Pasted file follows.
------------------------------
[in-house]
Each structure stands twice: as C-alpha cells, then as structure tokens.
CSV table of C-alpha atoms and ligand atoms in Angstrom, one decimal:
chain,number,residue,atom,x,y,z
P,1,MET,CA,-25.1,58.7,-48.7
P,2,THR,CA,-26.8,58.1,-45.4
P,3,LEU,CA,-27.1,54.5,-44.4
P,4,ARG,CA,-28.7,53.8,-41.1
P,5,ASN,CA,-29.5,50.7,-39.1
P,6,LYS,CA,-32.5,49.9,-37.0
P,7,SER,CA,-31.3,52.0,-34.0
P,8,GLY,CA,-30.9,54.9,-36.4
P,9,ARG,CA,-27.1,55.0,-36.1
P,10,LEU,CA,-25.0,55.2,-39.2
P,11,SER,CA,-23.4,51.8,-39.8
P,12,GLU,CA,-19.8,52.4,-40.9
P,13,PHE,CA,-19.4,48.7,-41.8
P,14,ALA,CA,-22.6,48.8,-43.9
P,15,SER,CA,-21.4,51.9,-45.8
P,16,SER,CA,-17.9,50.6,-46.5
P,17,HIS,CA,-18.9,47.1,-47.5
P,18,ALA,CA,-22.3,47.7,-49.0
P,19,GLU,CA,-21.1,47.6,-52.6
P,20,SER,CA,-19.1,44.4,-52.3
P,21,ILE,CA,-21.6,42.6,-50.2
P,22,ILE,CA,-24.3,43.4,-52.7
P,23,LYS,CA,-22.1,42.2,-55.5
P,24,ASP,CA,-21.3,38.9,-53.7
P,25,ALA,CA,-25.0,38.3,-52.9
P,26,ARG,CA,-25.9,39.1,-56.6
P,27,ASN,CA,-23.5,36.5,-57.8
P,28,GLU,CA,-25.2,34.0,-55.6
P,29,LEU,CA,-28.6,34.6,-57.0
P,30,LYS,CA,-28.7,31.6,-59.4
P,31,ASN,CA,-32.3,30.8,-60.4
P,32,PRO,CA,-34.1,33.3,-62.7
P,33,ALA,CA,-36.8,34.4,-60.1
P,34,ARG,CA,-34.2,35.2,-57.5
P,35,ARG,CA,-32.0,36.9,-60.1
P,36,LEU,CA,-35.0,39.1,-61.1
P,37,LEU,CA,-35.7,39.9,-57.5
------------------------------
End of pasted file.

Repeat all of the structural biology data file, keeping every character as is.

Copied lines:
[in-house]
Each structure stands twice: as C-alpha cells, then as structure tokens.
CSV table of C-alpha atoms and ligand atoms in Angstrom, one decimal:
chain,number,residue,atom,x,y,z
P,1,MET,CA,-25.1,58.7,-48.7
P,2,THR,CA,-26.8,58.1,-45.4
P,3,LEU,CA,-27.1,54.5,-44.4
P,4,ARG,CA,-28.7,53.8,-41.1
P,5,ASN,CA,-29.5,50.7,-39.1
P,6,LYS,CA,-32.5,49.9,-37.0
P,7,SER,CA,-31.3,52.0,-34.0
P,8,GLY,CA,-30.9,54.9,-36.4
P,9,ARG,CA,-27.1,55.0,-36.1
P,10,LEU,CA,-25.0,55.2,-39.2
P,11,SER,CA,-23.4,51.8,-39.8
P,12,GLU,CA,-19.8,52.4,-40.9
P,13,PHE,CA,-19.4,48.7,-41.8
P,14,ALA,CA,-22.6,48.8,-43.9
P,15,SER,CA,-21.4,51.9,-45.8
P,16,SER,CA,-17.9,50.6,-46.5
P,17,HIS,CA,-18.9,47.1,-47.5
P,18,ALA,CA,-22.3,47.7,-49.0
P,19,GLU,CA,-21.1,47.6,-52.6
P,20,SER,CA,-19.1,44.4,-52.3
P,21,ILE,CA,-21.6,42.6,-50.2
P,22,ILE,CA,-24.3,43.4,-52.7
P,23,LYS,CA,-22.1,42.2,-55.5
P,24,ASP,CA,-21.3,38.9,-53.7
P,25,ALA,CA,-25.0,38.3,-52.9
P,26,ARG,CA,-25.9,39.1,-56.6
P,27,ASN,CA,-23.5,36.5,-57.8
P,28,GLU,CA,-25.2,34.0,-55.6
P,29,LEU,CA,-28.6,34.6,-57.0
P,30,LYS,CA,-28.7,31.6,-59.4
P,31,ASN,CA,-32.3,30.8,-60.4
P,32,PRO,CA,-34.1,33.3,-62.7
P,33,ALA,CA,-36.8,34.4,-60.1
P,34,ARG,CA,-34.2,35.2,-57.5
P,35,ARG,CA,-32.0,36.9,-60.1
P,36,LEU,CA,-35.0,39.1,-61.1
P,37,LEU,CA,-35.7,39.9,-57.5